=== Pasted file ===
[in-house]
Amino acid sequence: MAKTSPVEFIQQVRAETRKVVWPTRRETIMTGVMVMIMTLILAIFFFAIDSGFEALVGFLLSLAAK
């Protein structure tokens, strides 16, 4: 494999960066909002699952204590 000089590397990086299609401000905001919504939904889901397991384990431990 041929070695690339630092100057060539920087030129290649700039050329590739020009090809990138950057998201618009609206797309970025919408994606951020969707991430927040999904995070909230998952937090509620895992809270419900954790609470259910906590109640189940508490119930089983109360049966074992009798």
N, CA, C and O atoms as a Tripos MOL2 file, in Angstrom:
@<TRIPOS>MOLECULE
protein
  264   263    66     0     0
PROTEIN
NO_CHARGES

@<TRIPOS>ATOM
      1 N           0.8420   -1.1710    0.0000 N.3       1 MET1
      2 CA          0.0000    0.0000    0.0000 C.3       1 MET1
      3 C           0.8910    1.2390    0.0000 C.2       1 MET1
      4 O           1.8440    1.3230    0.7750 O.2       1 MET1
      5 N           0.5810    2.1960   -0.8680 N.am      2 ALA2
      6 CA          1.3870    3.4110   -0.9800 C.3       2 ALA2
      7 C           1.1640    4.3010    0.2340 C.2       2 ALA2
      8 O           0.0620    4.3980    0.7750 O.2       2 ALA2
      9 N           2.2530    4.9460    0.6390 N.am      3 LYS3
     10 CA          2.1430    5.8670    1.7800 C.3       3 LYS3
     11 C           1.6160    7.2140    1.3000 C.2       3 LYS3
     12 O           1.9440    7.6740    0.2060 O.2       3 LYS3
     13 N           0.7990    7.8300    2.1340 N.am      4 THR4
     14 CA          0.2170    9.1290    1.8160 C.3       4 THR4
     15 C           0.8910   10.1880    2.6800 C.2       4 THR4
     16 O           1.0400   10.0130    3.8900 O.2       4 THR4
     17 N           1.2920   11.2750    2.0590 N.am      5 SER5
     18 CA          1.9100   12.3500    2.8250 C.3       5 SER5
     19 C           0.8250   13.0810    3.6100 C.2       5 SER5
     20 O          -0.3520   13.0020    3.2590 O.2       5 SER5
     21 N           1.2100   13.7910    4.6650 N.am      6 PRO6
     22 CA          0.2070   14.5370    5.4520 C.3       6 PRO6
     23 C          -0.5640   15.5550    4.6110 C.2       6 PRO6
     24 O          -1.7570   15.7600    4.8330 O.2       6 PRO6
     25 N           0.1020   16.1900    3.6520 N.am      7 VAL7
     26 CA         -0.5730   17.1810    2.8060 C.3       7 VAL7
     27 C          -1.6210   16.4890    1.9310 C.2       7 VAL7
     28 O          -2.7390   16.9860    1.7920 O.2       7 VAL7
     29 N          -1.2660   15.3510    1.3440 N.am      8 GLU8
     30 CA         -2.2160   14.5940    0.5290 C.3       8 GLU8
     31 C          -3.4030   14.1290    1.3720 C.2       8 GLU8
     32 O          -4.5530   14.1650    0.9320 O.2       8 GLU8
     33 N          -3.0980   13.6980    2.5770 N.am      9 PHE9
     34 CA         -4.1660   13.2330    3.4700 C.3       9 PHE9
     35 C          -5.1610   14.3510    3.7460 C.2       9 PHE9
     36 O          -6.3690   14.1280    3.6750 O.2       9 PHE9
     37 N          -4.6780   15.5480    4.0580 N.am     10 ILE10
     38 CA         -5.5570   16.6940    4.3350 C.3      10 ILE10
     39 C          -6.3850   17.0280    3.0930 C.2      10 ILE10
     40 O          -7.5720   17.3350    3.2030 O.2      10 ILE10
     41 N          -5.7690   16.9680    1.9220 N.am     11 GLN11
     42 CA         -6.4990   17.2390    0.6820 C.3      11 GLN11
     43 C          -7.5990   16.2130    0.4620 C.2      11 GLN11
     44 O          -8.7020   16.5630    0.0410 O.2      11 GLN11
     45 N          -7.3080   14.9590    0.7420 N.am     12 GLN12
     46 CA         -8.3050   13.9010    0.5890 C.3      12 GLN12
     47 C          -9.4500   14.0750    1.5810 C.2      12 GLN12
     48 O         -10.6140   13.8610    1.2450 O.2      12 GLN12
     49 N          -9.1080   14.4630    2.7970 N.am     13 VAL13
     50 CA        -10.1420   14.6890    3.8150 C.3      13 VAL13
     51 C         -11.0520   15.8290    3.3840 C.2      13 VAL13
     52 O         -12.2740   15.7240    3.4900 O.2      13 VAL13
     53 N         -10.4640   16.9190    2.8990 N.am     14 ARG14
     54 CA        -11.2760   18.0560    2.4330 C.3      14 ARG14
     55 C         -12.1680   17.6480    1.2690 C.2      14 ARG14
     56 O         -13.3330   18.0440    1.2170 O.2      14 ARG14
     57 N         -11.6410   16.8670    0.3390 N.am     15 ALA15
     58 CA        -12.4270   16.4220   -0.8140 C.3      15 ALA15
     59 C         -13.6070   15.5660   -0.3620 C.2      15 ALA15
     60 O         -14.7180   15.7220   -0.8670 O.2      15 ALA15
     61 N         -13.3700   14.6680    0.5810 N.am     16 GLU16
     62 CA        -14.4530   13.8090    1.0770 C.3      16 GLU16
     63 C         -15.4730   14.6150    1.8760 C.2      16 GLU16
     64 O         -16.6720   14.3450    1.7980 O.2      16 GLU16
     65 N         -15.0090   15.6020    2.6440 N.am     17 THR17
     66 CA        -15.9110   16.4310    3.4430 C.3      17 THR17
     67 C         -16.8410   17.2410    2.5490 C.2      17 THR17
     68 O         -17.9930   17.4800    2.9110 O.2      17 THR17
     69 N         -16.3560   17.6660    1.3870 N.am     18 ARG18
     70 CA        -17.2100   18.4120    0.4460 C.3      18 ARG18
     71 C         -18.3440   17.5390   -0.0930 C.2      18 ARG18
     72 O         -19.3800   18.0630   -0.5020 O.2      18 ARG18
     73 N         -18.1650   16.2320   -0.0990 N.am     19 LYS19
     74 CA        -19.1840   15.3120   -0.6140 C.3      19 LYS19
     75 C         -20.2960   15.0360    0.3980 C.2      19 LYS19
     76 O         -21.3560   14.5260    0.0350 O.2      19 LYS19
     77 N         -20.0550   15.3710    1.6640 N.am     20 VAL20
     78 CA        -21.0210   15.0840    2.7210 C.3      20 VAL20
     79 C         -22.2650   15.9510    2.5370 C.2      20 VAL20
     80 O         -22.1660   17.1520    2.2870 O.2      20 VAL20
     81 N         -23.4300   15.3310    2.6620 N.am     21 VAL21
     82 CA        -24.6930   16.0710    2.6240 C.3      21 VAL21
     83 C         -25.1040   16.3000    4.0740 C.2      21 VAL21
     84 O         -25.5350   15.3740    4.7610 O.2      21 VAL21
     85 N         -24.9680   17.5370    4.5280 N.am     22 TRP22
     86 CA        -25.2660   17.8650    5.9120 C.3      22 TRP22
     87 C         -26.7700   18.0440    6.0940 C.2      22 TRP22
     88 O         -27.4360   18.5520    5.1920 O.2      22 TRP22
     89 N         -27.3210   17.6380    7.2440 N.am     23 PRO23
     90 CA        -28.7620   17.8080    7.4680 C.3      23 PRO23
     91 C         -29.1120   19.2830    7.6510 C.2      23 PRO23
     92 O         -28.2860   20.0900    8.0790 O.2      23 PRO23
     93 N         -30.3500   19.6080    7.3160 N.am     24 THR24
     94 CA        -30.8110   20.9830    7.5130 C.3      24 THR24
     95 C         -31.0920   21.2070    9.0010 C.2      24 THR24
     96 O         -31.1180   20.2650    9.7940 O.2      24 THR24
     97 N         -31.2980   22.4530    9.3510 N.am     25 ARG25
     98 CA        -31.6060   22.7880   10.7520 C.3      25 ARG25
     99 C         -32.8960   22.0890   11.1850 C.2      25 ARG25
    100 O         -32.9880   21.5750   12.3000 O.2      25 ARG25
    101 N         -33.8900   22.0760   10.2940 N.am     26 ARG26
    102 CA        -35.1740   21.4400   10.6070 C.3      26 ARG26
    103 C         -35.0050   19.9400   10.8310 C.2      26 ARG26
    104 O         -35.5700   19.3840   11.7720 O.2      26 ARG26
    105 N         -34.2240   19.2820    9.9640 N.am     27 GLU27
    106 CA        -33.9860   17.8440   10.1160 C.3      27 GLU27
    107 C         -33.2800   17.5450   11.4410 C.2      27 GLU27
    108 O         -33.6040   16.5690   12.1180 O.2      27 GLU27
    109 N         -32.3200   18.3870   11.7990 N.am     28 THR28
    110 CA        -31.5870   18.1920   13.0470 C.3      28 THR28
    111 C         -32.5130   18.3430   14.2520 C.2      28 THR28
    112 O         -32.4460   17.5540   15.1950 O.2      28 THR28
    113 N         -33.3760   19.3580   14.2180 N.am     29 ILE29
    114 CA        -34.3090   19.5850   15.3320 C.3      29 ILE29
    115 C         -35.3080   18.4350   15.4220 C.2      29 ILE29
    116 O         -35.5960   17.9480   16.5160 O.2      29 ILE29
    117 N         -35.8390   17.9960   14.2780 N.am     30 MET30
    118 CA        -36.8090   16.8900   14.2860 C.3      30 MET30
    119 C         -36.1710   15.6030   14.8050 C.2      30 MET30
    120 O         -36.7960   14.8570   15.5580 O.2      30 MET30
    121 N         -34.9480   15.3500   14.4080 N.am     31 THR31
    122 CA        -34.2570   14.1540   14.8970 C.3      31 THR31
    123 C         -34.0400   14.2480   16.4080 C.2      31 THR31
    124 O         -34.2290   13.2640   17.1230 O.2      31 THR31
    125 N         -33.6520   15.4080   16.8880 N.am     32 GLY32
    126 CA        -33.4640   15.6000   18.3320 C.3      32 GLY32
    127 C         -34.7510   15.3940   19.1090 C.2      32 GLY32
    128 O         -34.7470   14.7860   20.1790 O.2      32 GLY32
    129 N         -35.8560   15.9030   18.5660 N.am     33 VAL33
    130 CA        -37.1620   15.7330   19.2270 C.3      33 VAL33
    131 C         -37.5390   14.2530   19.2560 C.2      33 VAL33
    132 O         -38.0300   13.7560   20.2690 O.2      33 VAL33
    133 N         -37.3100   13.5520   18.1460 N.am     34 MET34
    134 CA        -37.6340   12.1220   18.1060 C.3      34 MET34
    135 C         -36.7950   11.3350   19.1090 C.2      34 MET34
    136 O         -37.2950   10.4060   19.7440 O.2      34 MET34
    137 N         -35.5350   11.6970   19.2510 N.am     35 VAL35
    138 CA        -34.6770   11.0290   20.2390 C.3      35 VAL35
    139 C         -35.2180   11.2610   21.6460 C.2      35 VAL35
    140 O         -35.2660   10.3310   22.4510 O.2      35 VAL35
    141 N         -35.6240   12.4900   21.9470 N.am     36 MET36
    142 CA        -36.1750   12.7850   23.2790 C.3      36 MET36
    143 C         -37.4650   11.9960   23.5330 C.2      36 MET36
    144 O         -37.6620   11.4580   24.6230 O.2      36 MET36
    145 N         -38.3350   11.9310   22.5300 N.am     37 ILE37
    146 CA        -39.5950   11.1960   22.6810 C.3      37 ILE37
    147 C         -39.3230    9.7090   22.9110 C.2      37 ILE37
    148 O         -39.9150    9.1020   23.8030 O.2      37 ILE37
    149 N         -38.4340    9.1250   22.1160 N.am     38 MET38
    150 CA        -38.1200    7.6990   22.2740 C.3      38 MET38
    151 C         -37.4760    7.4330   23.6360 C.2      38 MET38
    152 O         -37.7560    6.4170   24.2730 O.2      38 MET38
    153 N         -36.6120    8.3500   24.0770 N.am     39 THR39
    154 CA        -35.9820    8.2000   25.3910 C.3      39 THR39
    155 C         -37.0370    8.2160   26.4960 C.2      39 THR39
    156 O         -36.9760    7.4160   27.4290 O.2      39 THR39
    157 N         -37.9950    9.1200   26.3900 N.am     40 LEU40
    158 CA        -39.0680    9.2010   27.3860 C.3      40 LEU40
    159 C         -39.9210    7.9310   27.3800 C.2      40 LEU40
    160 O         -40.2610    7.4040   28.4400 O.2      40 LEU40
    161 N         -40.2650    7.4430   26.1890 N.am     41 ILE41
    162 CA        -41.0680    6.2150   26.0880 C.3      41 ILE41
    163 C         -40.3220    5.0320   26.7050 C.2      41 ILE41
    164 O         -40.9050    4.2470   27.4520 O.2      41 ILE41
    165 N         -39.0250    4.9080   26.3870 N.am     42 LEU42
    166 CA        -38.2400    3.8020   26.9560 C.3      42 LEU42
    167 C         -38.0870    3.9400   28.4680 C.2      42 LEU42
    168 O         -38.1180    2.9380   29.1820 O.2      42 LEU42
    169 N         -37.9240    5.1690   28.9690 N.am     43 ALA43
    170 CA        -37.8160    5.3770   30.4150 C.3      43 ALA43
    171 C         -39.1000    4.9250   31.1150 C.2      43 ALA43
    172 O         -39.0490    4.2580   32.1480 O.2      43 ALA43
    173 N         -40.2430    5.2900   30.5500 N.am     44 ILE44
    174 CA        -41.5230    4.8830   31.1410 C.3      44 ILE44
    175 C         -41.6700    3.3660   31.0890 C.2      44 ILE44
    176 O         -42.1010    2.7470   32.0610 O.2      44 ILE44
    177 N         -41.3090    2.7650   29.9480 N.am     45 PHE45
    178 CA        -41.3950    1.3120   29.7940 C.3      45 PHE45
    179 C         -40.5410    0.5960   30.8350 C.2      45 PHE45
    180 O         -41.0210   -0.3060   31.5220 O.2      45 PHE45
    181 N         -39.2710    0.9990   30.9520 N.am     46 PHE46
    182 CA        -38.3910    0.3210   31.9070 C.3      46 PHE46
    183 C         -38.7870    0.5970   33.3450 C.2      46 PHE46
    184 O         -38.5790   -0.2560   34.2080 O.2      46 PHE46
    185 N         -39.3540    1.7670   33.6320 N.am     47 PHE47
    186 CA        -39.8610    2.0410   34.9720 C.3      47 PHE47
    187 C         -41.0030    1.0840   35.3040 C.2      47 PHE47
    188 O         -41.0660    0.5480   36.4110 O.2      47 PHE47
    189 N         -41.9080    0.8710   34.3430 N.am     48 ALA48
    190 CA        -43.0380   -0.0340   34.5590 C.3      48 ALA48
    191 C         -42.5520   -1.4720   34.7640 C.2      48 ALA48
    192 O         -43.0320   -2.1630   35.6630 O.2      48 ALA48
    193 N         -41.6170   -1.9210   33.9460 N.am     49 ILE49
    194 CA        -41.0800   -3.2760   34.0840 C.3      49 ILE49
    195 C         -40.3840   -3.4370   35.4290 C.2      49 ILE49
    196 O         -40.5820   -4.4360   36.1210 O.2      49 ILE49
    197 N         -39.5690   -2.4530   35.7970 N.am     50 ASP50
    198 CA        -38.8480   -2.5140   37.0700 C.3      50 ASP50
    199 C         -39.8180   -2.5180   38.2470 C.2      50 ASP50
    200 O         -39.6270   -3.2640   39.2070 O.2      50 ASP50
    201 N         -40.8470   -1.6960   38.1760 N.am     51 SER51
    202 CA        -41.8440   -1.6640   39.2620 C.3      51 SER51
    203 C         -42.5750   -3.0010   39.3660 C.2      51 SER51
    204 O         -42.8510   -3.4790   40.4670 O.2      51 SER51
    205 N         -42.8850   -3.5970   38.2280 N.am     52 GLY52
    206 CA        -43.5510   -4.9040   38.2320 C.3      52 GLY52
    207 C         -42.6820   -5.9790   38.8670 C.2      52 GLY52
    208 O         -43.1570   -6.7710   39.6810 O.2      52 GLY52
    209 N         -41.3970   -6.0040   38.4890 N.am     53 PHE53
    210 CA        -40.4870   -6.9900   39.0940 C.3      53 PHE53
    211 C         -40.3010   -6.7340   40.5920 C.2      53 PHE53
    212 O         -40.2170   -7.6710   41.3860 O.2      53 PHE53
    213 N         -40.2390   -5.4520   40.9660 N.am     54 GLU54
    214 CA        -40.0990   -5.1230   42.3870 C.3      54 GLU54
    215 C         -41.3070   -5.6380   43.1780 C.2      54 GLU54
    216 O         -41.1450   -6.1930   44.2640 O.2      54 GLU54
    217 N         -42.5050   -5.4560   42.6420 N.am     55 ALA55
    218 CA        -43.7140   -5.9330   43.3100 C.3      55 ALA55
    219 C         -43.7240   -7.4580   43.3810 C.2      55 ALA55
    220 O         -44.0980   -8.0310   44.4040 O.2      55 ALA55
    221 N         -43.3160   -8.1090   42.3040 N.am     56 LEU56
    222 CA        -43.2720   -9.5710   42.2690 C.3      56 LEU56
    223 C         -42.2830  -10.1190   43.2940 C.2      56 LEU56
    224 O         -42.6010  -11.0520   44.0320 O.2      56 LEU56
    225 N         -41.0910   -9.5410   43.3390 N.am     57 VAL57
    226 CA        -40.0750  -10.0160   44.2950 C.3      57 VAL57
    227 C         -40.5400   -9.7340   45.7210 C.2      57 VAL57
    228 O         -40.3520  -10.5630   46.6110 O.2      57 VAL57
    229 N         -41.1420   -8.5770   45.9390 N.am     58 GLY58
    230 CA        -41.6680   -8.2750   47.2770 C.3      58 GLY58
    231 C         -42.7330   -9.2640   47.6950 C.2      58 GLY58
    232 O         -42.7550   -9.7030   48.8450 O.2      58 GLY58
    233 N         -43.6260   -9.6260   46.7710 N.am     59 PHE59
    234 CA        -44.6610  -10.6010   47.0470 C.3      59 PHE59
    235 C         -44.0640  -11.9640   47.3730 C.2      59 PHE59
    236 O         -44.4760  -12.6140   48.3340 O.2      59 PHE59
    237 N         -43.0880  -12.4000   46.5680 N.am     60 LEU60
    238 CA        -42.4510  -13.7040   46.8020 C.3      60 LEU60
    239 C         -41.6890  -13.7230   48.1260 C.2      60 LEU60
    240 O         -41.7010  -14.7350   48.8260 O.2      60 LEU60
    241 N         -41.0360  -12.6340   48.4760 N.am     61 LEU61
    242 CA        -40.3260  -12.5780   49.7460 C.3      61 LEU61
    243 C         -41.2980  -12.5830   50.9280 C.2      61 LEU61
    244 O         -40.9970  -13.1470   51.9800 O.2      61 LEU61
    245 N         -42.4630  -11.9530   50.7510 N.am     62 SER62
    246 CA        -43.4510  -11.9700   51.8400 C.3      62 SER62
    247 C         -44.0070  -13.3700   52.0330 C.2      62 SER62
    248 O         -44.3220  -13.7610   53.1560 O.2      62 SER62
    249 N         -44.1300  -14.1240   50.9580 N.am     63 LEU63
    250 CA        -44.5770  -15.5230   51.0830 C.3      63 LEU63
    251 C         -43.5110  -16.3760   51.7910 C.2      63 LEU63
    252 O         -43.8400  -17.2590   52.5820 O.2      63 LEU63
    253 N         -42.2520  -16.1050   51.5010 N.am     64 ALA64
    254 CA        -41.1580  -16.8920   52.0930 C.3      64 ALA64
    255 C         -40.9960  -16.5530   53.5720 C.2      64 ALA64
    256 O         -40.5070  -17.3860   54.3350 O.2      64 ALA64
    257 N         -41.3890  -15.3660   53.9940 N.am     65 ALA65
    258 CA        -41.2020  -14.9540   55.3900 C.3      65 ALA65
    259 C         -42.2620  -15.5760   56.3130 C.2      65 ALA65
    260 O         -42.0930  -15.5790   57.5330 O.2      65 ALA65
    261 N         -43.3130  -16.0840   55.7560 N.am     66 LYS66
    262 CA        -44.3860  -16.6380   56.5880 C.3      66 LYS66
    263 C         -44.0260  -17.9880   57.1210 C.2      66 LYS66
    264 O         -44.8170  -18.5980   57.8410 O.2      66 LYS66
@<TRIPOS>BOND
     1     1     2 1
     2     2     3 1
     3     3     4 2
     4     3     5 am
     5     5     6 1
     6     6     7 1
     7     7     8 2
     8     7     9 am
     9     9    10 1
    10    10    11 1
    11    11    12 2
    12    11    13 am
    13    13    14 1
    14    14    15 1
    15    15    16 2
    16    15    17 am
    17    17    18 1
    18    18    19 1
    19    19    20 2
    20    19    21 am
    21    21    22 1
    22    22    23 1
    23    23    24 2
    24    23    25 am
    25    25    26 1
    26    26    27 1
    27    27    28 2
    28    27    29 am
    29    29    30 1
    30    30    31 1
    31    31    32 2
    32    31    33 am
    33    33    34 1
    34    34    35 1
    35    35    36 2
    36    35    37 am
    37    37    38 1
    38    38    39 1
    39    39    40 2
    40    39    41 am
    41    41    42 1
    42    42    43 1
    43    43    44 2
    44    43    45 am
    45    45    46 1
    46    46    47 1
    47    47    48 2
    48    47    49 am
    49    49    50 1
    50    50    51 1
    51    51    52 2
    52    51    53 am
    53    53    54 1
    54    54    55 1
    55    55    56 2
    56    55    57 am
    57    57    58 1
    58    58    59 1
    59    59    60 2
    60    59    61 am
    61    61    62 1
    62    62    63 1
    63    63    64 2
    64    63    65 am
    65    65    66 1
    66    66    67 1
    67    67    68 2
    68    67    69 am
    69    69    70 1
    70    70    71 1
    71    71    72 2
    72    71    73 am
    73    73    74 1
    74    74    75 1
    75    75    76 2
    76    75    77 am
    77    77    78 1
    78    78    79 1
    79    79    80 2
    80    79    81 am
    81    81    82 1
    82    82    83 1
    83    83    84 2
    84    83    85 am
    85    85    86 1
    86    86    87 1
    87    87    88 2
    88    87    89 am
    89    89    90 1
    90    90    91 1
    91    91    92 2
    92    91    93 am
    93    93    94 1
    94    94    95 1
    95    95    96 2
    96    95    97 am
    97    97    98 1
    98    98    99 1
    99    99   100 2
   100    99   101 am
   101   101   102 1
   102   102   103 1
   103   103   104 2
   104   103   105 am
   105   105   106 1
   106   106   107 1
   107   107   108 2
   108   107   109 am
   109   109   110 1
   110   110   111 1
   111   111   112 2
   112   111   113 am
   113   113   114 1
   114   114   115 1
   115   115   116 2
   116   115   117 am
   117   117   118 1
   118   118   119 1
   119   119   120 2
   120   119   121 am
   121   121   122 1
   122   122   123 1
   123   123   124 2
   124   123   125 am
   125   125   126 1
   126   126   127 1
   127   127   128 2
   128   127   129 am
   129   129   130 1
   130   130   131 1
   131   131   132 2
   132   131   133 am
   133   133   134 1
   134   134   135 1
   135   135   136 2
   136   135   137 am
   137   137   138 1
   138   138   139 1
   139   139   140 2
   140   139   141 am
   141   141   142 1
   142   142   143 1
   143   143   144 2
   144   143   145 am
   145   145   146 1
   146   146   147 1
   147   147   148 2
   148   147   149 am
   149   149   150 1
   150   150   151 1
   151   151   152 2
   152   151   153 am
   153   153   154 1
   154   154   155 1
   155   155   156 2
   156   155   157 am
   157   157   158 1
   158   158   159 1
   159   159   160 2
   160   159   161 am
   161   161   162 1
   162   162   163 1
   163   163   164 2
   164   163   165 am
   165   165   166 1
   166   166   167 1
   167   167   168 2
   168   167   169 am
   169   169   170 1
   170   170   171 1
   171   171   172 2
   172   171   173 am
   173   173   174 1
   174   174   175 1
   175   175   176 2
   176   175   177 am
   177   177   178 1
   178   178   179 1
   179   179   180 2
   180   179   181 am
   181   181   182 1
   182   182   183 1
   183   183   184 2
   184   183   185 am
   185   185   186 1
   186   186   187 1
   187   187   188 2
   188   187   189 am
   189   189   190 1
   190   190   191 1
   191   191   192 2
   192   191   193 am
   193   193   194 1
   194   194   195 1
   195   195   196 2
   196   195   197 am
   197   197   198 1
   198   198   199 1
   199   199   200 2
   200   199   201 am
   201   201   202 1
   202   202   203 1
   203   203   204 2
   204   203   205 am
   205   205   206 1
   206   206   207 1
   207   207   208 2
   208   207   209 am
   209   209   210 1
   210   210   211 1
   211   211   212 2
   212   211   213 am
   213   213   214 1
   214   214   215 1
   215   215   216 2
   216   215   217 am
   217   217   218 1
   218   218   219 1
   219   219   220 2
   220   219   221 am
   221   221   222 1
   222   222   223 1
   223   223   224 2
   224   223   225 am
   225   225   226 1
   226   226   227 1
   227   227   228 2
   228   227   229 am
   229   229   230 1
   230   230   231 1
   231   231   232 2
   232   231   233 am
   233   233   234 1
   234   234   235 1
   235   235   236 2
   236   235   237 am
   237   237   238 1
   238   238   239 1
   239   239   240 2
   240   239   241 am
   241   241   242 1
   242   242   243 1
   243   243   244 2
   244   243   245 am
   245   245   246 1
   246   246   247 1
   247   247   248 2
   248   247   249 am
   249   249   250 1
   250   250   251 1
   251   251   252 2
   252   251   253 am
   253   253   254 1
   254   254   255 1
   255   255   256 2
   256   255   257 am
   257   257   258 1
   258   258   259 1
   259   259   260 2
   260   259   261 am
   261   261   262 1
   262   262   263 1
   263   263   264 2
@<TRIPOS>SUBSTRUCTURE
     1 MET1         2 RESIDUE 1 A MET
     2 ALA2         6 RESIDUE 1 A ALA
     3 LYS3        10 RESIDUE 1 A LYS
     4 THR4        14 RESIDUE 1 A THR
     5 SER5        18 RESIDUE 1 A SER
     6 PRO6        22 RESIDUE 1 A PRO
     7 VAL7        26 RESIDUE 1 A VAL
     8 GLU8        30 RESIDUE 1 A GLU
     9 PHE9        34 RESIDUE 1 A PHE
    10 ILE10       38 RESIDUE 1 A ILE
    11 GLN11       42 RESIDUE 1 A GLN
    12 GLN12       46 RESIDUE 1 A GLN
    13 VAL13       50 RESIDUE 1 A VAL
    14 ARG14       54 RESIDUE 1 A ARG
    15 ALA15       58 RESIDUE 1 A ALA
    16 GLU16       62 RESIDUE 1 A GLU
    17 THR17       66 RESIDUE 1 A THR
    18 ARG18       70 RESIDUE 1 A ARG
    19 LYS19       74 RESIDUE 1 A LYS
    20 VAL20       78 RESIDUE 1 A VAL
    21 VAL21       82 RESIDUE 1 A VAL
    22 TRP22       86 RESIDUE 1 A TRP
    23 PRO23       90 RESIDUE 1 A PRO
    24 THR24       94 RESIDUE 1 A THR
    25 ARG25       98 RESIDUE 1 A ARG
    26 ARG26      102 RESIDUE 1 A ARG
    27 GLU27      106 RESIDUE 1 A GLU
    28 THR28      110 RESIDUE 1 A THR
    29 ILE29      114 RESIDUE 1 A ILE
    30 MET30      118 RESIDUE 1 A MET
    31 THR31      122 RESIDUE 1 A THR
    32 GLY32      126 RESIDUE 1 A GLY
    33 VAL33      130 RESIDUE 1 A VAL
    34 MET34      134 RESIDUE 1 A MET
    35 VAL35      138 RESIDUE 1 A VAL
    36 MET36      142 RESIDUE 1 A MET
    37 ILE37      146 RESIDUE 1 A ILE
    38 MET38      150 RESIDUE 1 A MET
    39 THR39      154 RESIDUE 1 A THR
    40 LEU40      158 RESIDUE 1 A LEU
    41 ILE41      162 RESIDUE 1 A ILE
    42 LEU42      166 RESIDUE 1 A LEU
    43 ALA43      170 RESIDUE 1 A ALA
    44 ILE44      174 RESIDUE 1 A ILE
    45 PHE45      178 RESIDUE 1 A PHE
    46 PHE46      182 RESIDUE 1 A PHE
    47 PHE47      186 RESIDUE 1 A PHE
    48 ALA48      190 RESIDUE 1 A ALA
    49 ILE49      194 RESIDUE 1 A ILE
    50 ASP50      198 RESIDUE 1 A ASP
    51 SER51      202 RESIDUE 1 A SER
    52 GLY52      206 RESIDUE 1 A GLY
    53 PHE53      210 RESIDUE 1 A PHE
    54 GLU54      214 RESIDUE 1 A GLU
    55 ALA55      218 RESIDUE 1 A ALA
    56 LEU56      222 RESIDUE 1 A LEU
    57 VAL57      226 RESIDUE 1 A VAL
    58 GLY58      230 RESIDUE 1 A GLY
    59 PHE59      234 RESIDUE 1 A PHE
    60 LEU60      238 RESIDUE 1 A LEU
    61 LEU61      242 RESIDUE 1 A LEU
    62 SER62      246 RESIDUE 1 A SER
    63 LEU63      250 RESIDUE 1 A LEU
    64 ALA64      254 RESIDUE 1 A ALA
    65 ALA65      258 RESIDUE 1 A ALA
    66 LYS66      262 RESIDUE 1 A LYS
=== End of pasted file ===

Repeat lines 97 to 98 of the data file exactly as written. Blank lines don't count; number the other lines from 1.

     87 C         -26.7700   18.0440    6.0940 C.2      22 TRP22
     88 O         -27.4360   18.5520    5.1920 O.2      22 TRP22